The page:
I’ve decided to start a new series of occasional posts that will highlight burgers around town (or encountered in my travels) that are vegetarian or vegan alternatives to the traditional burger or else that feature humanely, sustainably raised and typically local meat.
Unbeknownst to me while I was planning this new endeavor, some friends recently started a Madison Burger Championship that pits area meat-based burgers in head-to-head competition using a bracket system à la NCAA March Madness. Their most recent outing was to Sardine for brunch this past Sunday, and J and I joined them. Before we arrived I thought I’d be skipping the burger, but I soon changed my mind. Here’s the rundown:
- Menu description: “Organic, grass-fed Angus® house burger grilled, topped with arugula, tomato, choice of gruyère, sharp cheddar or gorgonzola, and aïoli”
- Included sides: Mixed greens, frites, and a few cornichons and pickled-onion slices
- Price: $11
- Website: For more about Sardine, including hours and menus, head here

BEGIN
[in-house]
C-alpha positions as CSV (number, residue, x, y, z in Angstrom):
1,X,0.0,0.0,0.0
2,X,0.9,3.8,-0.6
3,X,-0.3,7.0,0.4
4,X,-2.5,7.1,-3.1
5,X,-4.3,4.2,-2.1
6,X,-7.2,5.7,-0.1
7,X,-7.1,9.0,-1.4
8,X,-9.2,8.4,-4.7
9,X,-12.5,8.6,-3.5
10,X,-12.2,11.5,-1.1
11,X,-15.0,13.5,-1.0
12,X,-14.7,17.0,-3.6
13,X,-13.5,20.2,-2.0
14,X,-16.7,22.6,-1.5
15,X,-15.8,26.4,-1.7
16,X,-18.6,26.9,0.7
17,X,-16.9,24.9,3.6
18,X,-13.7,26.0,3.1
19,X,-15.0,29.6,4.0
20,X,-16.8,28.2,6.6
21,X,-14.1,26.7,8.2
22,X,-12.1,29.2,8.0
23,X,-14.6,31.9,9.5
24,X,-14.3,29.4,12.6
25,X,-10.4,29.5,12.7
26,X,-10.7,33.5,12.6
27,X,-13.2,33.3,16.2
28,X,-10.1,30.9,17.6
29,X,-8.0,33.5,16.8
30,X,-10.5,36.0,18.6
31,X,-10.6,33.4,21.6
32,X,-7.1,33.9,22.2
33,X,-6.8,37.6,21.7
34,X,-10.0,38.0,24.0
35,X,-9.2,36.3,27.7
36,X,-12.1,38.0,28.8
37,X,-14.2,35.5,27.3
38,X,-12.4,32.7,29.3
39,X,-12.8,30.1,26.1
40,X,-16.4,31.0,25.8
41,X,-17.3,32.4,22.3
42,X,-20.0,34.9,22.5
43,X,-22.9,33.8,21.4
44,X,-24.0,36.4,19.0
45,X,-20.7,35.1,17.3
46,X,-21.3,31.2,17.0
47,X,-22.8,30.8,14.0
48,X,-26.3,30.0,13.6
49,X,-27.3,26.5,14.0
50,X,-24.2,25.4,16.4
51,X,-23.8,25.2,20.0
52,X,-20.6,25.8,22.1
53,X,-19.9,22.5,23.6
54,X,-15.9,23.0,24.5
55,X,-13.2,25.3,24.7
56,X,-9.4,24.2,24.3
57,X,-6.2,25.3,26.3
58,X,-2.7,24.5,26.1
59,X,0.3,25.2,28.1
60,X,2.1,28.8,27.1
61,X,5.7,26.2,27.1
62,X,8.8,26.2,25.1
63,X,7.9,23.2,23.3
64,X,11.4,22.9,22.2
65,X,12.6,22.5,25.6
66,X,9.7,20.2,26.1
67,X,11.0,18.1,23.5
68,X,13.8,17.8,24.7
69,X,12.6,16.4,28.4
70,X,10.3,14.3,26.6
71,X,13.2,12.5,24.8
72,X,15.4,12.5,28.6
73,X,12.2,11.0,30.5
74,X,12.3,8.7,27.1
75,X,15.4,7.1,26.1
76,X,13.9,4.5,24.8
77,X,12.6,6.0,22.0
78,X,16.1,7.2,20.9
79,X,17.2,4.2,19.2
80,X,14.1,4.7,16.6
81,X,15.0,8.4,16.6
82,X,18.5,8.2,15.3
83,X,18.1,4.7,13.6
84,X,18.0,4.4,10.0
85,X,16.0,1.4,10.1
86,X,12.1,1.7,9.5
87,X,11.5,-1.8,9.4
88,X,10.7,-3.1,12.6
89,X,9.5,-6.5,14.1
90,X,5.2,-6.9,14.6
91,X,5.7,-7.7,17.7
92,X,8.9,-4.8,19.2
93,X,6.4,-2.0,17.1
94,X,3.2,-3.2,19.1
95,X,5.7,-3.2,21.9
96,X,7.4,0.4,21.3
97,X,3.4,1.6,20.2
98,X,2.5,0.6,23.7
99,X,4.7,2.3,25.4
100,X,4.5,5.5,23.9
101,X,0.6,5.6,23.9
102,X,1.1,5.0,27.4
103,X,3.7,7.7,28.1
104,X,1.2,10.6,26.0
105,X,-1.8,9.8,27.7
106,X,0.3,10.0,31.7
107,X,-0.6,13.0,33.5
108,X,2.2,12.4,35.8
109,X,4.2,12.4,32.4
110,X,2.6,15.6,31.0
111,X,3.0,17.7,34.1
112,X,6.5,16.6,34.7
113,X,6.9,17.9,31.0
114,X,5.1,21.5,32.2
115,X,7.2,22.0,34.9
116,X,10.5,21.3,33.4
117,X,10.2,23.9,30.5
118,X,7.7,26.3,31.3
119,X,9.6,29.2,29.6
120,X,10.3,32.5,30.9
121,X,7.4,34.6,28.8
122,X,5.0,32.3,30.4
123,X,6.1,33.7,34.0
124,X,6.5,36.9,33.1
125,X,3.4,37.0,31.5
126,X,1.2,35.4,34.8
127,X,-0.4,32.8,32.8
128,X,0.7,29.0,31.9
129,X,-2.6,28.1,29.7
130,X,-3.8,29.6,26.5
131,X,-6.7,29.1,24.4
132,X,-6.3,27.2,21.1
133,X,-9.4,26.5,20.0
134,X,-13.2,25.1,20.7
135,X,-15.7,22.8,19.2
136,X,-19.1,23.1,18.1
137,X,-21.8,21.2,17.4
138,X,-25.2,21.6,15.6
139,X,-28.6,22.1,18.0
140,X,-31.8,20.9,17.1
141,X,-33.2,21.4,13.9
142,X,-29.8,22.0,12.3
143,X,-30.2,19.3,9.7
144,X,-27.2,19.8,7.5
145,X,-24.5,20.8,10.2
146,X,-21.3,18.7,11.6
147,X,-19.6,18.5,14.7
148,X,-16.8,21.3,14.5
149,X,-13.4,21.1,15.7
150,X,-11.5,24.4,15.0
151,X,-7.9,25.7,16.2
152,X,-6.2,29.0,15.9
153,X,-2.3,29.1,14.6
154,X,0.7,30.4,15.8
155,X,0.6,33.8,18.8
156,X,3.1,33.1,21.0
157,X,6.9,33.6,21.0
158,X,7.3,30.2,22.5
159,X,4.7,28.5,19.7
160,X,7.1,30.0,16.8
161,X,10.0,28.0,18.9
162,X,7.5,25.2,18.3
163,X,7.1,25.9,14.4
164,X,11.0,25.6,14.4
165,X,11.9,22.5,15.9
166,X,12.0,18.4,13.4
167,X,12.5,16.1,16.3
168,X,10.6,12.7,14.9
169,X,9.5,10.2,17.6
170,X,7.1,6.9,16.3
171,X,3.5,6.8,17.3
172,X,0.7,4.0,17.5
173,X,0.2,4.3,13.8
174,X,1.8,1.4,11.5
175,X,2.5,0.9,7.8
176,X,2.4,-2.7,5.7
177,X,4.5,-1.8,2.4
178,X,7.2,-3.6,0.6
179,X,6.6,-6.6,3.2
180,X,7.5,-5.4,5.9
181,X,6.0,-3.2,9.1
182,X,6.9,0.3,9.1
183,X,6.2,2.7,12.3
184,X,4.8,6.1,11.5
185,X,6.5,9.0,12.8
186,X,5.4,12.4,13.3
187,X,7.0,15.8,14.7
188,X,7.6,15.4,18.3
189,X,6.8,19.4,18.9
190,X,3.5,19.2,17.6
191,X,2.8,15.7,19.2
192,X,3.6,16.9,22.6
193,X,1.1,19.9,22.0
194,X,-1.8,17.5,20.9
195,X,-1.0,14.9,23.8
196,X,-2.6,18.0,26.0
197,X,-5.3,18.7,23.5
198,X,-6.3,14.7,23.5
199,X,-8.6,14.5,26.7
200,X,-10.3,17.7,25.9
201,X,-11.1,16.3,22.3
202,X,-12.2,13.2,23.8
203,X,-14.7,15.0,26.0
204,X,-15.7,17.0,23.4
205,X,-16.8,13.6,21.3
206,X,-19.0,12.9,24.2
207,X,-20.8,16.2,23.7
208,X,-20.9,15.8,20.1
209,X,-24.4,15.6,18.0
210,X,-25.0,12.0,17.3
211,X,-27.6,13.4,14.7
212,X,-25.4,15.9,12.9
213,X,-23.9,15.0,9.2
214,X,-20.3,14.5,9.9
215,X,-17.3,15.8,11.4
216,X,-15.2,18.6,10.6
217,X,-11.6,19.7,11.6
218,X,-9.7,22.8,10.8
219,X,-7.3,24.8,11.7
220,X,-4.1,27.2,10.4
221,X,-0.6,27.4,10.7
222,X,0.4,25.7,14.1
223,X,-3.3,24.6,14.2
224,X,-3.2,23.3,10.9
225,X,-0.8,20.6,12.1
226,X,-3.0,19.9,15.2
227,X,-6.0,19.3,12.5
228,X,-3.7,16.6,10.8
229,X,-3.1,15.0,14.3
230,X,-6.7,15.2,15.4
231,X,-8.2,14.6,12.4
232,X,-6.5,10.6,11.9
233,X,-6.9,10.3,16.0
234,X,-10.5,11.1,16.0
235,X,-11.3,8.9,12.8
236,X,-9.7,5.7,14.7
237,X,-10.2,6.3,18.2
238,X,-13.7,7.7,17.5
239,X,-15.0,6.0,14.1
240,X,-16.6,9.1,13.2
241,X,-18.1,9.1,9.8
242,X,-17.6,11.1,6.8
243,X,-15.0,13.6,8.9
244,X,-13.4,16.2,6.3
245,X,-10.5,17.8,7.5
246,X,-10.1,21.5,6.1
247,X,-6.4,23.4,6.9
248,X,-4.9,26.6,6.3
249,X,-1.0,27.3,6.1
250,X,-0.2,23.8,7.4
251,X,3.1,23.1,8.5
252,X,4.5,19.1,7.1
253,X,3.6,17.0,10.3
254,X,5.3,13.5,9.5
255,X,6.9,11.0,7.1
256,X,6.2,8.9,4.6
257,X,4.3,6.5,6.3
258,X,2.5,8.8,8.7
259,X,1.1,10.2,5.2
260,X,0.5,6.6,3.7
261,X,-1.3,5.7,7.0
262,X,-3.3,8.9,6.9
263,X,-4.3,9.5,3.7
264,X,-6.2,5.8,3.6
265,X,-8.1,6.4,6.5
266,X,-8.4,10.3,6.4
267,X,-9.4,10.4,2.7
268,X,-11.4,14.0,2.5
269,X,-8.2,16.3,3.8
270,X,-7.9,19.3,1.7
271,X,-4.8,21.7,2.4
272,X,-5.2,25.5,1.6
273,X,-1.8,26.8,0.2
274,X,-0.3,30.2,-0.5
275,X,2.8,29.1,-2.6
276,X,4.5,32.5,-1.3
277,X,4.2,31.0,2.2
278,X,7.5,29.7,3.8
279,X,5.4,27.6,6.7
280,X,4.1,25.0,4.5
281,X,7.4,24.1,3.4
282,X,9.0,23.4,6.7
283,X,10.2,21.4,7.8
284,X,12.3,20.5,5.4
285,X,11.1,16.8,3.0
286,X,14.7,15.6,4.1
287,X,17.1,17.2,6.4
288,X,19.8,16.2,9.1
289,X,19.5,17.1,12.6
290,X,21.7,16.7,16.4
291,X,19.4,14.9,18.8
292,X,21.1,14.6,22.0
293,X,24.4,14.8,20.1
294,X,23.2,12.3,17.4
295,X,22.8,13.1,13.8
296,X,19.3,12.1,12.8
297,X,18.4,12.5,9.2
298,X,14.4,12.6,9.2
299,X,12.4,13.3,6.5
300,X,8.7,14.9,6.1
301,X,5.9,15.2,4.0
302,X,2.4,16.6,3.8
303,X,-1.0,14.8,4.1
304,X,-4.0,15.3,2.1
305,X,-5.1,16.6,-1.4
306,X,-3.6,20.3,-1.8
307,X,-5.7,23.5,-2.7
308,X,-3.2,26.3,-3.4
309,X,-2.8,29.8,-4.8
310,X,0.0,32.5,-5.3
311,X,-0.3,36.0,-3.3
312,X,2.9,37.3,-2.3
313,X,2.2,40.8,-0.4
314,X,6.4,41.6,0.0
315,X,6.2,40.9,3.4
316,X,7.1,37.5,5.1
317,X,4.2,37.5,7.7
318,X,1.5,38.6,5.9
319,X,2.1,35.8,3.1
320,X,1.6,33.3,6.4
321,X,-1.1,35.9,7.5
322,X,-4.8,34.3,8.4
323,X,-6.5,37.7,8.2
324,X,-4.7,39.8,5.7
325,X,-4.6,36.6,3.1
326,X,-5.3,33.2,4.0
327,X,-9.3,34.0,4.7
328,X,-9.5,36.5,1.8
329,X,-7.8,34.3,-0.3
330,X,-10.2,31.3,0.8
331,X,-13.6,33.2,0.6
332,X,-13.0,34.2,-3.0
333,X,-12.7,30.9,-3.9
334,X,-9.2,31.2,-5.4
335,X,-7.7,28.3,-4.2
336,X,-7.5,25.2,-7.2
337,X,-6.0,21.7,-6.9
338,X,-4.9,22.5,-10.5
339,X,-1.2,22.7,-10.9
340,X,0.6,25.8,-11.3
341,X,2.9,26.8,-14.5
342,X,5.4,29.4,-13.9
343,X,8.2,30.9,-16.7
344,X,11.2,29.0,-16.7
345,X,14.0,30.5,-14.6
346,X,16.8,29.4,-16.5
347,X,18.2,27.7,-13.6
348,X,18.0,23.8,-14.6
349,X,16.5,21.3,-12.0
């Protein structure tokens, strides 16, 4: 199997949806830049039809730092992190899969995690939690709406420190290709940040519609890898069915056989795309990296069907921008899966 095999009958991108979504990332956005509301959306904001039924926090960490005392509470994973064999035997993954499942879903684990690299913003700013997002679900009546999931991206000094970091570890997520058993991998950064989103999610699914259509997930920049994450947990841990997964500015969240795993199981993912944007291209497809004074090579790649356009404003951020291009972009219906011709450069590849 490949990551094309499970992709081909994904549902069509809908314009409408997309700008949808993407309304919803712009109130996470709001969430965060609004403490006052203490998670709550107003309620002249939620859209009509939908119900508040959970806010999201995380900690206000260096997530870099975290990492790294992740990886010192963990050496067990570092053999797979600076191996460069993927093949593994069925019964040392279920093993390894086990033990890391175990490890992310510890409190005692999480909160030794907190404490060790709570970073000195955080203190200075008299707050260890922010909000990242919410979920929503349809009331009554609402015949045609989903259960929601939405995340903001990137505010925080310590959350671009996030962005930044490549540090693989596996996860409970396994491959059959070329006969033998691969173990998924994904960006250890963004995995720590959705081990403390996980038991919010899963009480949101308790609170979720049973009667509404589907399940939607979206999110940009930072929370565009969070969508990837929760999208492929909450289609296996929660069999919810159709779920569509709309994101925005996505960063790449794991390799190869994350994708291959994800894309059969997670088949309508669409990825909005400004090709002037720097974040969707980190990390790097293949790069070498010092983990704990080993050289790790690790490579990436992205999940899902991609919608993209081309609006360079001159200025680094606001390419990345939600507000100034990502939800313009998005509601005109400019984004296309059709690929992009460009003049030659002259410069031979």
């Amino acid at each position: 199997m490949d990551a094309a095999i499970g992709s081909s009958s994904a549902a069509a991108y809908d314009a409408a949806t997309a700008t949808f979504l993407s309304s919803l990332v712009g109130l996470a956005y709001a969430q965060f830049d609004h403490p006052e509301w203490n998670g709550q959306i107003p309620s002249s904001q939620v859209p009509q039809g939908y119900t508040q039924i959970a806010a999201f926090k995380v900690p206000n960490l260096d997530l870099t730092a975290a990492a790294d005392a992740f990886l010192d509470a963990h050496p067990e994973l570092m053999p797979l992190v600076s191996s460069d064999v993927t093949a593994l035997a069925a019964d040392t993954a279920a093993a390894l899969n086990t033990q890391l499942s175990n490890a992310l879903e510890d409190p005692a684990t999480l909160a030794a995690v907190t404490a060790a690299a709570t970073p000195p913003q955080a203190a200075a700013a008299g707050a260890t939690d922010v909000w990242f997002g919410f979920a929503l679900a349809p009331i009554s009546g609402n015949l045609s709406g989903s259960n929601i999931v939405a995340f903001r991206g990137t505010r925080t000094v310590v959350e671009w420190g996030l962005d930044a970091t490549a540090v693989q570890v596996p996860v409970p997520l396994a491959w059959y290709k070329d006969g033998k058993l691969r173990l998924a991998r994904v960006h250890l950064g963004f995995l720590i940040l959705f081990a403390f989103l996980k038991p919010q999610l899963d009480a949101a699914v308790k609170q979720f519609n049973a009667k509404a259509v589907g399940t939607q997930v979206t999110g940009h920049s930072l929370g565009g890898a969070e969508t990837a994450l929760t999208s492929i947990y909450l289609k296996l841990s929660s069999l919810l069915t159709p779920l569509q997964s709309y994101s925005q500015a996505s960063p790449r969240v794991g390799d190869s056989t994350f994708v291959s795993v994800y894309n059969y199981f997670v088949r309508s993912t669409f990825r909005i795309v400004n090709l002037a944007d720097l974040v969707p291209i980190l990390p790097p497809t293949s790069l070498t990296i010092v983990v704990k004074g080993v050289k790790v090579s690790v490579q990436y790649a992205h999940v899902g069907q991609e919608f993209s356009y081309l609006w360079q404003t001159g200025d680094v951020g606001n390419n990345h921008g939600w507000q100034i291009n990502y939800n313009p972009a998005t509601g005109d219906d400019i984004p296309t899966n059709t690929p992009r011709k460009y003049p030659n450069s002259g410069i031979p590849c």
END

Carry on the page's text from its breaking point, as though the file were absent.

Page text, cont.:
I asked our server whether he knew where the meat came from; he didn’t but immediately asked a colleague in the know. I was very pleased to learn that the beef comes from Cates Family Farm, who’ve been featured here before. I opted for the blue cheese and medium temperature; J went with cheddar and medium-rare. Altogether, our group of eight ordered every cheese option and temperatures from medium-rare up to medium-well.
As you can see in the photo below, the sides were extremely generous in portion. The burger itself is a deliciously messy affair thanks to a patty bursting with juicy goodness, melting cheese, and slippery aioli between a chewy, toasted ciabatta. (In case you can’t tell, that’s a steak knife skewering the sandwich.) Burger doneness seems to be a tricky proposition for some restaurants, but our group was in agreement that Sardine did quite a good job with all of our requests. The one quibble I had with my burger was that I found the very sizable topping of gorgonzola a bit overpowering—it is possible to have too much of a good thing. In contrast, I snagged a bite of J’s cheddar burger, and it was perfectly balanced, with the taste of the high-quality local meat having a chance to really shine alongside the other flavors. The two members of our group who ordered gruyère said they found it more subtle than I described my gorgonzola experience.
I don’t know how Sardine’s house burger will eventually fare in our friends’ burger bracket, but it was certainly a fantastic way to start this new series of posts. Watch for further entries to pop up now and then in the coming months. To be sure you don’t miss any, use the links on this page (if you haven’t already) to follow the blog via e-mail, Facebook, Twitter, or RSS feed.